Running or gym shoes are great for addressing heel pain in the majority of people. They are designed to give the best support and comfort, and I would recommend people buy these sorts of shoes to help.
Read our article on the best shoes for plantar fasciitis sufferers.
Do your stretches!
Heel pain in the morning that is caused by Plantar Fasciitis is worse if you have tight calf muscles.
If the muscles are tight, this causes tension down the back of your leg, down where your Achilles tendon is and around the heel.
Any extra pulling in this area can make your heel pain worse as it reduces your mobility and pulls muscles in the wrong direction.
Just doing some simple stretches on the stairs a few times a day can work wonders for people who suffer heel pain.
Use the gadgets.
Because heel pain is so common, there are lots of products available that can help reduce the tension on your foot or help stretch the fascia tissue.
Orthotics and insoles.
If you can’t find any supportive shoes or running shoes you like, try buying a pair of orthotic insoles.
These can be purchased over the counter in lots of shops or online and are easy to fit. They slip inside your shoe and will provide extra support for your feet where they need it.
They can sometimes be hard to fit, and you may have to try a few different manufacturers before you get the one that works best, but they are relatively inexpensive compared to a custom pair made by a podiatrist.
Using a night splint is also popular to help treat morning heel pain.
These boot-like devices are worn overnight and are designed to keep your foot stretched up at an angle so that the fascia is not allowed to contract. So when you step out of bed, you are not tearing the tissues again – they have stretched out all night and won’t hurt so much.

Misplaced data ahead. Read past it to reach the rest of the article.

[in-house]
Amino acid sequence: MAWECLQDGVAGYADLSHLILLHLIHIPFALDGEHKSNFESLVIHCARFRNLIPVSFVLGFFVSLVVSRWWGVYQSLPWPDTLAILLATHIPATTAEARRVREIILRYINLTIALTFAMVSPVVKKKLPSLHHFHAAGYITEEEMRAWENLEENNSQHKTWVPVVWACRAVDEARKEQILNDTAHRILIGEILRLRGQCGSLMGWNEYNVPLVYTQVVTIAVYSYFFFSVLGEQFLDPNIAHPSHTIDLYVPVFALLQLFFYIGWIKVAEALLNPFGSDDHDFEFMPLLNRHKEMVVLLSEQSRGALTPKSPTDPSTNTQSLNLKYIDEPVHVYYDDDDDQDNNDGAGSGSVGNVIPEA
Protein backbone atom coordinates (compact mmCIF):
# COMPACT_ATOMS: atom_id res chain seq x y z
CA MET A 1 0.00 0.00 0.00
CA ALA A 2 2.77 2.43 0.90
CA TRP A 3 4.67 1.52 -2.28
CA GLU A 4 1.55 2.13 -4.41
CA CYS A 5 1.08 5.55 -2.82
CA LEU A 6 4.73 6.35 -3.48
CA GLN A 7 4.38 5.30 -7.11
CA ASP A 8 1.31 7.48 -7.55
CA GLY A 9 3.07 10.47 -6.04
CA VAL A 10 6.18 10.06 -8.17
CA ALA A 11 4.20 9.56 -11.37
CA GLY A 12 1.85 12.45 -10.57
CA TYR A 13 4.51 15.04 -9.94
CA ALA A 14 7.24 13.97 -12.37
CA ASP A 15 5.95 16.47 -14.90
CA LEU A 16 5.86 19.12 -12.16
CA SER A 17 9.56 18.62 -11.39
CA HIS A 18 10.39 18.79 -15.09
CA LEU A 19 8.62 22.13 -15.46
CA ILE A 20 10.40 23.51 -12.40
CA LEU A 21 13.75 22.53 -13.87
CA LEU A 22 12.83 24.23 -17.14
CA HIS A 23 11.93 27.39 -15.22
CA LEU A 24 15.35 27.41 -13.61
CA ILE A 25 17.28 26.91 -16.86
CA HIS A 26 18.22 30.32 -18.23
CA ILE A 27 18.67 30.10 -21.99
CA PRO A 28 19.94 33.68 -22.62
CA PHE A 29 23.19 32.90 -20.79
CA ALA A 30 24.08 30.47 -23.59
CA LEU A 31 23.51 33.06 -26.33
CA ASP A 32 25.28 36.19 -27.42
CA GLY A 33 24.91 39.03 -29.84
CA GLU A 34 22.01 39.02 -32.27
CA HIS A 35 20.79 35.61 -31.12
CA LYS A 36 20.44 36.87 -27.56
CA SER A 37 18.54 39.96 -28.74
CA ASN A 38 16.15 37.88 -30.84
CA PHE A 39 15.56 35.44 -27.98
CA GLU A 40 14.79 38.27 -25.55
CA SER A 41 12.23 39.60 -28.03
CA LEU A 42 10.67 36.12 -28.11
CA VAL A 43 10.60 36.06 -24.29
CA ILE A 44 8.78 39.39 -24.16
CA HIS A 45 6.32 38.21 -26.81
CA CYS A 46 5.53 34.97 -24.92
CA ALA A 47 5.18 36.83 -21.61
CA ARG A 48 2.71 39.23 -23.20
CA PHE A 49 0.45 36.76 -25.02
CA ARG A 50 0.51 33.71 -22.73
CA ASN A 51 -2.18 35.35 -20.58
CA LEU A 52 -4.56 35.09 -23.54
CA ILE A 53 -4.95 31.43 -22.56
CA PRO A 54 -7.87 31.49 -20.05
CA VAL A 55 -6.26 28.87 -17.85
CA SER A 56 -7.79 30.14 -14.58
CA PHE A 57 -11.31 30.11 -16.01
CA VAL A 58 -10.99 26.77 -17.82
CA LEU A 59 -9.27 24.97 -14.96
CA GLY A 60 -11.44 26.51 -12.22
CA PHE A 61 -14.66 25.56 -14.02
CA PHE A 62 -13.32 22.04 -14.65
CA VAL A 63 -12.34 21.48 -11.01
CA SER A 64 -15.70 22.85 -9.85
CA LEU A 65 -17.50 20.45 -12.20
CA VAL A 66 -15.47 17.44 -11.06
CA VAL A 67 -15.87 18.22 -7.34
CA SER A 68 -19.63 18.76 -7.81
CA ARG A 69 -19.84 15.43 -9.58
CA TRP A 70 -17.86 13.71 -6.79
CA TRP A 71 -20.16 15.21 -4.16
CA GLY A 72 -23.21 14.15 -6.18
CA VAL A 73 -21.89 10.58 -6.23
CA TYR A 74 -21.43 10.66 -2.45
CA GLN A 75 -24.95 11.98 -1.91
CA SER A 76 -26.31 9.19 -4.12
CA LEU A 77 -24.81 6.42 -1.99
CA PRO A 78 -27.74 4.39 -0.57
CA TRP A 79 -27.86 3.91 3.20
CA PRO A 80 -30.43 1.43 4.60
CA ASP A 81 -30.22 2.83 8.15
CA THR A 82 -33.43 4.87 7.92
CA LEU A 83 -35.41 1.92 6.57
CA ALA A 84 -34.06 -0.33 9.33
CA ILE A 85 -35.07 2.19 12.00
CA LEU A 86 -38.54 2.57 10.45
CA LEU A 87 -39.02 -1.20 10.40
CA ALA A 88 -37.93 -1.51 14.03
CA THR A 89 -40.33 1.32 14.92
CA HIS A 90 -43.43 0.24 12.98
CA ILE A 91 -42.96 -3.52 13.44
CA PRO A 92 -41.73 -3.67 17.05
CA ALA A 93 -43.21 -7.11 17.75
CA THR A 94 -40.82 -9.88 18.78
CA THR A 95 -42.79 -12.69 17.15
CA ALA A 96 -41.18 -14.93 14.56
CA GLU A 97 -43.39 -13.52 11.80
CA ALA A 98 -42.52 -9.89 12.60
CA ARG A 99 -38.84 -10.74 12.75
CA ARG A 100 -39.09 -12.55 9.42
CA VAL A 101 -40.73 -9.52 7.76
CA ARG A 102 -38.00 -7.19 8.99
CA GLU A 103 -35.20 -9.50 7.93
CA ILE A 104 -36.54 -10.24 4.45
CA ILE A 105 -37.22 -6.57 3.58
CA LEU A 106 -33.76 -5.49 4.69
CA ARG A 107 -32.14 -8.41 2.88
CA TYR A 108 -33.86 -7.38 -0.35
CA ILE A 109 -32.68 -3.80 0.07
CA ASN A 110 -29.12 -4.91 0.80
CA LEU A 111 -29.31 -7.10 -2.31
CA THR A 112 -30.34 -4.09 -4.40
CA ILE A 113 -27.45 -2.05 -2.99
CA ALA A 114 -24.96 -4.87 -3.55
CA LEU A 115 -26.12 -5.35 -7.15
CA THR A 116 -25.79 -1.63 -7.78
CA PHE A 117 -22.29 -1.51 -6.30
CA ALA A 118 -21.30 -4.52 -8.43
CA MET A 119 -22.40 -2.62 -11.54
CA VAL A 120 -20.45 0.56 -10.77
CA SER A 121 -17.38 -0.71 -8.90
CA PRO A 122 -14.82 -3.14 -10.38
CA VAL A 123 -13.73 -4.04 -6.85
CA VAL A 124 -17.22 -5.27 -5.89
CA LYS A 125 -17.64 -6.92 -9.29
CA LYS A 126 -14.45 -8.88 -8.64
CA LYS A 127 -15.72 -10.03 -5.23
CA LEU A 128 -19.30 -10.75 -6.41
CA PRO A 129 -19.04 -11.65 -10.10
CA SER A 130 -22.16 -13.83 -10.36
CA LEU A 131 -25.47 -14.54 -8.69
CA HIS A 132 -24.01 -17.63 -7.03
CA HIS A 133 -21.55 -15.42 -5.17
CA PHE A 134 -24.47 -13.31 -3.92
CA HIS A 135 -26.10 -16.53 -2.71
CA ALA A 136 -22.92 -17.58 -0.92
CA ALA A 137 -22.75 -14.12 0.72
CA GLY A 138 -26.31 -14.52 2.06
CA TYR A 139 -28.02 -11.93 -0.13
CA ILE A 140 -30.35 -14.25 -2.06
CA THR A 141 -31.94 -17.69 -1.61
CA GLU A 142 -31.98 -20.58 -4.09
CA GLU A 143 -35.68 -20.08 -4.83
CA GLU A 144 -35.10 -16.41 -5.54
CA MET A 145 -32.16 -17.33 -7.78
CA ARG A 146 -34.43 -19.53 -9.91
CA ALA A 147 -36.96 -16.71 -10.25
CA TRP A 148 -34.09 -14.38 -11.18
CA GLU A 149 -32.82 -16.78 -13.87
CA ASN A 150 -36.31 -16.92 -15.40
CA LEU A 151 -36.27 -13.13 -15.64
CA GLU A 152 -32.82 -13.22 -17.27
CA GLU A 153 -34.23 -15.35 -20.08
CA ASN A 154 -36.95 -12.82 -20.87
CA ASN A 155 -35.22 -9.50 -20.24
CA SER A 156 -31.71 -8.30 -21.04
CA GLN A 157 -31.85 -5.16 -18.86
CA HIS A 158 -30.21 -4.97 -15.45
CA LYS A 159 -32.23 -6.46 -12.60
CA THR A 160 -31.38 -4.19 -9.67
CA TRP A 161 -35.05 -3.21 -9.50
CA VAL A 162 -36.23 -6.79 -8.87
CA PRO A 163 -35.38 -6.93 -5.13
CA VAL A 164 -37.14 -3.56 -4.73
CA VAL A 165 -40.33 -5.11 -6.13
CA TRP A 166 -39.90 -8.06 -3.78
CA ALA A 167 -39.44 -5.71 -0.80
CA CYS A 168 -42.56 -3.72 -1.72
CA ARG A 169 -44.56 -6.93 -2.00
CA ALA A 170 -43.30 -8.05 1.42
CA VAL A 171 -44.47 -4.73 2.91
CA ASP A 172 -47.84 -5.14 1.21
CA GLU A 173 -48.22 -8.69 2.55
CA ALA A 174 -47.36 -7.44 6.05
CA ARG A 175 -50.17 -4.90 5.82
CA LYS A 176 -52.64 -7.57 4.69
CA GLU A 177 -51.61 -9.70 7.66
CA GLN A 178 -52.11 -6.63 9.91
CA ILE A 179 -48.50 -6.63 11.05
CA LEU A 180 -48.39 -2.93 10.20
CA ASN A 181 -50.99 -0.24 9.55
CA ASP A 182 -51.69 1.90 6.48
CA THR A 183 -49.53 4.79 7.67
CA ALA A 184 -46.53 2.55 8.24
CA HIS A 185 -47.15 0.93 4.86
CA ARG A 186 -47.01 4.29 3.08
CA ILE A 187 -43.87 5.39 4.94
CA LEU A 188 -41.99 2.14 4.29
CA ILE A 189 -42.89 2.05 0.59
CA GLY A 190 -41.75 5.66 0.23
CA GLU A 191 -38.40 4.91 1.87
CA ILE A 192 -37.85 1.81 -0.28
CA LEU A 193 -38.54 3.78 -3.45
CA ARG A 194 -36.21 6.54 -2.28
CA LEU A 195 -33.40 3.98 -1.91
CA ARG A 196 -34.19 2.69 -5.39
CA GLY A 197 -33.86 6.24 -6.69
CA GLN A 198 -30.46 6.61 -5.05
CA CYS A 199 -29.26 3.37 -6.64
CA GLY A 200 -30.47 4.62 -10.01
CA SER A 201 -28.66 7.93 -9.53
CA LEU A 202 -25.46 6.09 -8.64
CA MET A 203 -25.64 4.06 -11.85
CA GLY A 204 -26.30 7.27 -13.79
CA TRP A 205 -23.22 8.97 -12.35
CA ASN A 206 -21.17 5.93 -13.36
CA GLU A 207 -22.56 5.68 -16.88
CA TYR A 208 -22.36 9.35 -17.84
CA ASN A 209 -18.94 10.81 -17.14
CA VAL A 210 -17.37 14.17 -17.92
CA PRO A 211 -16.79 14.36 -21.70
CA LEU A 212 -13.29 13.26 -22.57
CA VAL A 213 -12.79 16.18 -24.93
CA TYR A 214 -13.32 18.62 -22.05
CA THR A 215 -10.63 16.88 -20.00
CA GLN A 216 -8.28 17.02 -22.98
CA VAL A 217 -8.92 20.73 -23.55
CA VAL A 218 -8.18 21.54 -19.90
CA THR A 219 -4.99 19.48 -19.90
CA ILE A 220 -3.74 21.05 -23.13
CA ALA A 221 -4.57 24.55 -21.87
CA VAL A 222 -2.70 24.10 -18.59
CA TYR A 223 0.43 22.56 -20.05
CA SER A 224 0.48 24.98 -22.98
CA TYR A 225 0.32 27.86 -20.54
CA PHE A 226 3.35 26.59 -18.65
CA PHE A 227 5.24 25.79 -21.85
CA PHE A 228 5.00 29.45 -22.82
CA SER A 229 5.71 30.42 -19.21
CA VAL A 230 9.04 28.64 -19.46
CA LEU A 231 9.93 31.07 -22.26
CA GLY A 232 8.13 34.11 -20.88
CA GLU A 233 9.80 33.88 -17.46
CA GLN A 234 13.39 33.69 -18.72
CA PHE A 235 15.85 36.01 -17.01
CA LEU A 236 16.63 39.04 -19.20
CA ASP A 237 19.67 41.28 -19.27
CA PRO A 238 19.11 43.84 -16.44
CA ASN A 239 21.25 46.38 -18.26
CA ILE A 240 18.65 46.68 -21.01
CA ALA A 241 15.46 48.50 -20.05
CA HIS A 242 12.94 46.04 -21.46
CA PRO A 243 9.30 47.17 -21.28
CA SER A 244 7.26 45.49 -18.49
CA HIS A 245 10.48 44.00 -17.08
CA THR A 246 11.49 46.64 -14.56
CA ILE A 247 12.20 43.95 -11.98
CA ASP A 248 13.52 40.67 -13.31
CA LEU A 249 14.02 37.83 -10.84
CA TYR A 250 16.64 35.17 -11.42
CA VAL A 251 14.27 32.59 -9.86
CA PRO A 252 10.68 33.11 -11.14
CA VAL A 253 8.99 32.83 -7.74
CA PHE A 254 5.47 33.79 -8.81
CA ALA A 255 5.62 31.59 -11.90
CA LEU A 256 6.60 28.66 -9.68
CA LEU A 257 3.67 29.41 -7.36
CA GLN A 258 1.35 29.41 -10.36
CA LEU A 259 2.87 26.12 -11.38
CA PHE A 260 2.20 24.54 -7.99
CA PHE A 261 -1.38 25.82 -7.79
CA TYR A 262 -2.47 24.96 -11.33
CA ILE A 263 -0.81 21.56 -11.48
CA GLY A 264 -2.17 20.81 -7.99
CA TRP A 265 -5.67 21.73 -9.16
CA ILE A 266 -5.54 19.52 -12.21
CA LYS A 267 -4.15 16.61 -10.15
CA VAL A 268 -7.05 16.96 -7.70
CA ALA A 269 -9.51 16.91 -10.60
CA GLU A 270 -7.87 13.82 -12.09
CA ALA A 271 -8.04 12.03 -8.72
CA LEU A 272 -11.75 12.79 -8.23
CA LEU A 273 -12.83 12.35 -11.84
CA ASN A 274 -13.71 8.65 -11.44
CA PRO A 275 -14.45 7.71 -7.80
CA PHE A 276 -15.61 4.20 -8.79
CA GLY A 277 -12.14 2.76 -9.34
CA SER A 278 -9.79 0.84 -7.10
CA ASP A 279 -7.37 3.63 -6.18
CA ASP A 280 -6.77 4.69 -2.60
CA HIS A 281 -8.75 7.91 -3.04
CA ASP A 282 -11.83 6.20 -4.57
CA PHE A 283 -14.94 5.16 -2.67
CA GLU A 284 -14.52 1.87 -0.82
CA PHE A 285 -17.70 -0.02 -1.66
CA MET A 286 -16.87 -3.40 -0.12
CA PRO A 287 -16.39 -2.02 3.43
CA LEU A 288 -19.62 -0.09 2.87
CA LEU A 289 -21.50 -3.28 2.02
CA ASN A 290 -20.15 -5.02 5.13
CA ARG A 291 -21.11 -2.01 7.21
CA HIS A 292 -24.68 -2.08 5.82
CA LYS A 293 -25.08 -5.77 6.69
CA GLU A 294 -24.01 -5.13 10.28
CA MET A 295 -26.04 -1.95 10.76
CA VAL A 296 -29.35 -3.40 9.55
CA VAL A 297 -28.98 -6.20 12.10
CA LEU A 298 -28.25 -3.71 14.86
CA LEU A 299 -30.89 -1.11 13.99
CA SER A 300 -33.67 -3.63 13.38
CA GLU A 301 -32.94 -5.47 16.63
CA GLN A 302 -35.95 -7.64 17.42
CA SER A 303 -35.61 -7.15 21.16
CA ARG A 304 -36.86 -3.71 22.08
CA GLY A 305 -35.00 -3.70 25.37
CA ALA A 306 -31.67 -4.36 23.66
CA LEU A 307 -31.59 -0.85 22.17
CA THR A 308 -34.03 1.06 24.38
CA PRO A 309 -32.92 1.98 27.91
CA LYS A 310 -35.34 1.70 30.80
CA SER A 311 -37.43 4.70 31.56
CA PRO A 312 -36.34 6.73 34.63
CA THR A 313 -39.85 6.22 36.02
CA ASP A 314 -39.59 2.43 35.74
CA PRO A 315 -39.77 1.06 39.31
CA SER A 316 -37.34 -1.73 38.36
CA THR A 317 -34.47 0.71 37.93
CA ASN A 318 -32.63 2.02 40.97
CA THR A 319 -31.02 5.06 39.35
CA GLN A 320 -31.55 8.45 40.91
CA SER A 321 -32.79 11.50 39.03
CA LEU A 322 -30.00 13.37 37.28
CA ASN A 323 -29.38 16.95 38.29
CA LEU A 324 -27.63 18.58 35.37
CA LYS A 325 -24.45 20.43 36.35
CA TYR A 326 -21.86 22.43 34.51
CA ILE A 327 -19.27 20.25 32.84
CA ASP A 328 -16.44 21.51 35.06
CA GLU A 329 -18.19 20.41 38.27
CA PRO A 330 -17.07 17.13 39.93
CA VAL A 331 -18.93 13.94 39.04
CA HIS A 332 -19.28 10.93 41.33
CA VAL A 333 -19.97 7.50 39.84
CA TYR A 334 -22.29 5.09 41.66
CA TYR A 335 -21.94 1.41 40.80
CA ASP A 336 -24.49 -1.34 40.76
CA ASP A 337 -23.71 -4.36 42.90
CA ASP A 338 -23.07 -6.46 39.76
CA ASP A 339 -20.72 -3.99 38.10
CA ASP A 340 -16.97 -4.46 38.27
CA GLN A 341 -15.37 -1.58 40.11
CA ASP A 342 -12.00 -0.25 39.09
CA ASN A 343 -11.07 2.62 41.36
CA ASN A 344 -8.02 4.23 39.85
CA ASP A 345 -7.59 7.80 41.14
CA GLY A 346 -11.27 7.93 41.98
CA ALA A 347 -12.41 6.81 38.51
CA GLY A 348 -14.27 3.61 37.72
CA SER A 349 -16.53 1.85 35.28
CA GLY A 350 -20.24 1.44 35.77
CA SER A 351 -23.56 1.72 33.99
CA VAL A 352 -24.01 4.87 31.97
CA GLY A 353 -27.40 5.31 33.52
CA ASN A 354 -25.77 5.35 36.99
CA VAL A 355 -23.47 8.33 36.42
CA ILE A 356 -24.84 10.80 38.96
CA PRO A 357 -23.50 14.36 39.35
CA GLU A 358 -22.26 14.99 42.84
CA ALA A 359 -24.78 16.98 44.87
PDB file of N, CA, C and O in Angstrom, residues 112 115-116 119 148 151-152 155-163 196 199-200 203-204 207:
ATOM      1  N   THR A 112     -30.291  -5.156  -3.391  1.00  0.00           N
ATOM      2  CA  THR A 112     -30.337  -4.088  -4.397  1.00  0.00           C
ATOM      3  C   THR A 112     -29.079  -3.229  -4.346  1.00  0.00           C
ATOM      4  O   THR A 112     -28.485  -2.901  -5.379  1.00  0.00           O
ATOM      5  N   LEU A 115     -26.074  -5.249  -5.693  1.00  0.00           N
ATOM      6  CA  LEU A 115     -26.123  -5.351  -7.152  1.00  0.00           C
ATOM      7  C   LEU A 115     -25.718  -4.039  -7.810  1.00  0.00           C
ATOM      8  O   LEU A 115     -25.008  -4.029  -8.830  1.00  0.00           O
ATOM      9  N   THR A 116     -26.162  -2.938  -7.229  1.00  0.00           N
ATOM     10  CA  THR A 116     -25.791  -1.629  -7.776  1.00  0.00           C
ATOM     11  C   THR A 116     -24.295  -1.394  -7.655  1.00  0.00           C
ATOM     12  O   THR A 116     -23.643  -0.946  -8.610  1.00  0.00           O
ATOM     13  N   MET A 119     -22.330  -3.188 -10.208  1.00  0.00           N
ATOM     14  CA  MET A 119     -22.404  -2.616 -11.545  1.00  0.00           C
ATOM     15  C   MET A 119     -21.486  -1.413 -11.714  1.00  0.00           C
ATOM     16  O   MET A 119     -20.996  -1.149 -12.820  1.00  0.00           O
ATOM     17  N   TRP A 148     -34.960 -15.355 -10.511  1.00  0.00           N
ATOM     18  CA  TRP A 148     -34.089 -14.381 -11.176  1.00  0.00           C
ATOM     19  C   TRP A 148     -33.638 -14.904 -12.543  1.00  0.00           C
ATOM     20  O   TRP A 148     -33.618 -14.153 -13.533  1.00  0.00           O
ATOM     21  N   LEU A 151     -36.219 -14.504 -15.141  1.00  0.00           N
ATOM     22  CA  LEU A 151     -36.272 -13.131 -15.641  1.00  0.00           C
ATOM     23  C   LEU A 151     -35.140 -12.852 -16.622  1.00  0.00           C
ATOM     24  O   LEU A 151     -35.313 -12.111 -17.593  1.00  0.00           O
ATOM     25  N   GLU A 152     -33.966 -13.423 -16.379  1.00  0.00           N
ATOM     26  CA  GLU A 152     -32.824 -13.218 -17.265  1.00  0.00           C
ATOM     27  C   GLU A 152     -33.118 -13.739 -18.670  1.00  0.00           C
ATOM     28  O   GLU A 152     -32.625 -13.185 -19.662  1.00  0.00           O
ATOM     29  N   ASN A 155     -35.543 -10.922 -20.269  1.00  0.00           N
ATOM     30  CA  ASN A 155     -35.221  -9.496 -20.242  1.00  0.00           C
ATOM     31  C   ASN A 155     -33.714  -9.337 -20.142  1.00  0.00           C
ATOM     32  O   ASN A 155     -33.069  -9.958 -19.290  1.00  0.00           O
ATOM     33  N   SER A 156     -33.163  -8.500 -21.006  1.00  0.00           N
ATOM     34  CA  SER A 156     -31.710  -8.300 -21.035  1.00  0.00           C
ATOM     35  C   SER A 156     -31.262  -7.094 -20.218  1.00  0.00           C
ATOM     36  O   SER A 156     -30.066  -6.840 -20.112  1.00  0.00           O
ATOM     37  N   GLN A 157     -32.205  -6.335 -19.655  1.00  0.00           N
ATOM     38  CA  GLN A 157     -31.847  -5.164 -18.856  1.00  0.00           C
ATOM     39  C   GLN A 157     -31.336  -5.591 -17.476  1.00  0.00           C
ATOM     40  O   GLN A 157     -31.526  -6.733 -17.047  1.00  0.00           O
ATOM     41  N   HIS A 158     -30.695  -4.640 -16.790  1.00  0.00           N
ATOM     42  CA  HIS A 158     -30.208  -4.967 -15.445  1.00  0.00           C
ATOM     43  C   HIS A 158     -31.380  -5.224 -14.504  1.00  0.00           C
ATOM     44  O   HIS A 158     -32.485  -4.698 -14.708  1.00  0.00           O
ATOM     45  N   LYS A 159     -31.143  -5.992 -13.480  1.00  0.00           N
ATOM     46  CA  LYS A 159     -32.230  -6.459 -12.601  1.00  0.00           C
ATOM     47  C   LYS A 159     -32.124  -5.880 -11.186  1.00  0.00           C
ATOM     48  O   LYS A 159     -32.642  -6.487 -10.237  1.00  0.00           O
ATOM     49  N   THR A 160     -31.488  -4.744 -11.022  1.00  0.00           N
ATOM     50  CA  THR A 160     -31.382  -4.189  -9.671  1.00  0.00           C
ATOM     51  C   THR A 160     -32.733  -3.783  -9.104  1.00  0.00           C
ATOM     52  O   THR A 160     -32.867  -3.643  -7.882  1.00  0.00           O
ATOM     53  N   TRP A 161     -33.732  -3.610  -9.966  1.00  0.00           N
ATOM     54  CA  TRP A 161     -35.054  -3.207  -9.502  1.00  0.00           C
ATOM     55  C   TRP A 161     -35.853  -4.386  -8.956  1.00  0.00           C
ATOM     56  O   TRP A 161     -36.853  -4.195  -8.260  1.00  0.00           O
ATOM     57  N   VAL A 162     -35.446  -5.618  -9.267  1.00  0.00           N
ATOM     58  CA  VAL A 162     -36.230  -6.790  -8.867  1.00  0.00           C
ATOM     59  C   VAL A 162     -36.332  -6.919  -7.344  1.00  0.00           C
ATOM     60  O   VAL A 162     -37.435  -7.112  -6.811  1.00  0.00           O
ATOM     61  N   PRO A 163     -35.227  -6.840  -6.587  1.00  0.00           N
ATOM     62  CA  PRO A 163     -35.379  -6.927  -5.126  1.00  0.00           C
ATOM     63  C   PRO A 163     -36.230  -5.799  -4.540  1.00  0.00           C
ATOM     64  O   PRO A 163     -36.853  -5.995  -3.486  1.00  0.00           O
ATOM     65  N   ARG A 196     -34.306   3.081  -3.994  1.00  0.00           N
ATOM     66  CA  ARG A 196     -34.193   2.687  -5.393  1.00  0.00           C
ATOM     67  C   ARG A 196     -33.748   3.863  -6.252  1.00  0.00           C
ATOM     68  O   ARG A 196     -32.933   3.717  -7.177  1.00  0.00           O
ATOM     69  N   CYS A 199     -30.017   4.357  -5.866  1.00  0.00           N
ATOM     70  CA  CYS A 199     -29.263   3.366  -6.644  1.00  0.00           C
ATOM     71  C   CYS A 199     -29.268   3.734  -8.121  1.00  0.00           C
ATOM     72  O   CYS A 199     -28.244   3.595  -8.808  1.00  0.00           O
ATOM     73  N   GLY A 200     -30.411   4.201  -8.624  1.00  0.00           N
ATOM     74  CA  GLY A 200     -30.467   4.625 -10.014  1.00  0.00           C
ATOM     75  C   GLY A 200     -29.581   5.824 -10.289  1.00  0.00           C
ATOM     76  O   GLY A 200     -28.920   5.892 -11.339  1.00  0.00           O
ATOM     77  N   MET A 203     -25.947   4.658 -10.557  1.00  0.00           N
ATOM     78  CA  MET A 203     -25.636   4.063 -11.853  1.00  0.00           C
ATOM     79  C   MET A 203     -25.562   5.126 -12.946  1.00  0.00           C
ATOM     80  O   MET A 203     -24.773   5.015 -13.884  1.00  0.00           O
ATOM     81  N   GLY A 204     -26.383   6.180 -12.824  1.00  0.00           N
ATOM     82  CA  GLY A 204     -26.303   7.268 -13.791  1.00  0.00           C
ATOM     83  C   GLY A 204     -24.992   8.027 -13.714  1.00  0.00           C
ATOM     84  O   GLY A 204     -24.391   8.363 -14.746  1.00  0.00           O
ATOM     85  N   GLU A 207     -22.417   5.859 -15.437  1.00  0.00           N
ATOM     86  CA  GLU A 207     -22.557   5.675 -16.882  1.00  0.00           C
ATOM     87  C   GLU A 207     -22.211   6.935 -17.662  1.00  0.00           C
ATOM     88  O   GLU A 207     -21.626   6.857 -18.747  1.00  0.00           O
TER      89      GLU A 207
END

Some people find these very cumbersome to wear and not very comfortable either.
You can get a version which looks like a sock, with a velcro strap that pulls your toes up to the right angle which might be less annoying.
How to start using these gadgets.
As with any treatment where you are making changes to the way your body works, it is best to introduce these sorts of gadgets slowly over time. For example, when I started wearing new orthotics, my legs ached for weeks until I got used to using them.
I started by only wearing them for a few hours at a time and increasing the duration over a few weeks.
Many people buy orthotic insoles, wear them for the day and then throw them in the bin after their legs, feet or ankles start to become painful. You need to give yourself time to adjust.
The best advice I can give…
Firstly, look at your shoes – are they doing you any harm? They might be fashionable, but if they are not comfortable, you may be causing yourself some serious problems.
Secondly, book an appointment to see a podiatrist who will examine you properly, look at the way you stand and walk and make suggestions. It could be that you don’t need new shoes, it could be that you are walking incorrectly or putting pressure on one leg more than the other.
Podiatrists are trained to look at the bigger picture for the causes of your foot pain.
Thirdly, make sure you rest when your feet hurt. Give the running or sports a break for a while or take up a lower impact sport such as swimming (or dominoes!).
Having heel pain in the morning is not something I would wish on anyone else, so please take steps to address the issue and don’t think it will just go away on its own.